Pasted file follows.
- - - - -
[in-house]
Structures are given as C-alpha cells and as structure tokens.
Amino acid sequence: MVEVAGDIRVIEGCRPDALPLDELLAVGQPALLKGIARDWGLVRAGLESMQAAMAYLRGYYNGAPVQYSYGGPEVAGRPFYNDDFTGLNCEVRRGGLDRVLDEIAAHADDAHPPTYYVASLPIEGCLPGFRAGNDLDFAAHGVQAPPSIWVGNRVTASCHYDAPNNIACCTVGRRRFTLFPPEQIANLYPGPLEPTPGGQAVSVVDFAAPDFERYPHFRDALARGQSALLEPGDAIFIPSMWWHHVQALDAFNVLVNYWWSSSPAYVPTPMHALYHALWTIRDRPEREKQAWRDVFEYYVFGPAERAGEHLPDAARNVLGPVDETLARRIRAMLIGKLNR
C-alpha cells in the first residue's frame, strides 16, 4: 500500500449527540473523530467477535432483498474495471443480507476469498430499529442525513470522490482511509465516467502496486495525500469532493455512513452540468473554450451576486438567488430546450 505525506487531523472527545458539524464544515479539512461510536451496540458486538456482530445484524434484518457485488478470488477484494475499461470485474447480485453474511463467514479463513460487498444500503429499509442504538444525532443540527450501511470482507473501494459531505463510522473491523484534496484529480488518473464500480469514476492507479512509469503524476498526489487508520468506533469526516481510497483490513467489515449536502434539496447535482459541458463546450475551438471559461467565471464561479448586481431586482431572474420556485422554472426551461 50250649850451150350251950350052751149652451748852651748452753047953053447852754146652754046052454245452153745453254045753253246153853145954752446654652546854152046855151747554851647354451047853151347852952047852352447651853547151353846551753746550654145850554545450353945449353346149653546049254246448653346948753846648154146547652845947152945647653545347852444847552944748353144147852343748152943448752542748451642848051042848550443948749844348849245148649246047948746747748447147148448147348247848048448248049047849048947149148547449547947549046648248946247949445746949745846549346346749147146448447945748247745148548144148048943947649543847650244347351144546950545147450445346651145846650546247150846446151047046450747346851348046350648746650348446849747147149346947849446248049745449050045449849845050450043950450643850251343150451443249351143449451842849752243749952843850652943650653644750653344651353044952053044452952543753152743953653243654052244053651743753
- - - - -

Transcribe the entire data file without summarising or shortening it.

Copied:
[in-house]
Structures are given as C-alpha cells and as structure tokens.
Amino acid sequence: MVEVAGDIRVIEGCRPDALPLDELLAVGQPALLKGIARDWGLVRAGLESMQAAMAYLRGYYNGAPVQYSYGGPEVAGRPFYNDDFTGLNCEVRRGGLDRVLDEIAAHADDAHPPTYYVASLPIEGCLPGFRAGNDLDFAAHGVQAPPSIWVGNRVTASCHYDAPNNIACCTVGRRRFTLFPPEQIANLYPGPLEPTPGGQAVSVVDFAAPDFERYPHFRDALARGQSALLEPGDAIFIPSMWWHHVQALDAFNVLVNYWWSSSPAYVPTPMHALYHALWTIRDRPEREKQAWRDVFEYYVFGPAERAGEHLPDAARNVLGPVDETLARRIRAMLIGKLNR
C-alpha cells in the first residue's frame, strides 16, 4: 500500500449527540473523530467477535432483498474495471443480507476469498430499529442525513470522490482511509465516467502496486495525500469532493455512513452540468473554450451576486438567488430546450 505525506487531523472527545458539524464544515479539512461510536451496540458486538456482530445484524434484518457485488478470488477484494475499461470485474447480485453474511463467514479463513460487498444500503429499509442504538444525532443540527450501511470482507473501494459531505463510522473491523484534496484529480488518473464500480469514476492507479512509469503524476498526489487508520468506533469526516481510497483490513467489515449536502434539496447535482459541458463546450475551438471559461467565471464561479448586481431586482431572474420556485422554472426551461 50250649850451150350251950350052751149652451748852651748452753047953053447852754146652754046052454245452153745453254045753253246153853145954752446654652546854152046855151747554851647354451047853151347852952047852352447651853547151353846551753746550654145850554545450353945449353346149653546049254246448653346948753846648154146547652845947152945647653545347852444847552944748353144147852343748152943448752542748451642848051042848550443948749844348849245148649246047948746747748447147148448147348247848048448248049047849048947149148547449547947549046648248946247949445746949745846549346346749147146448447945748247745148548144148048943947649543847650244347351144546950545147450445346651145846650546247150846446151047046450747346851348046350648746650348446849747147149346947849446248049745449050045449849845050450043950450643850251343150451443249351143449451842849752243749952843850652943650653644750653344651353044952053044452952543753152743953653243654052244053651743753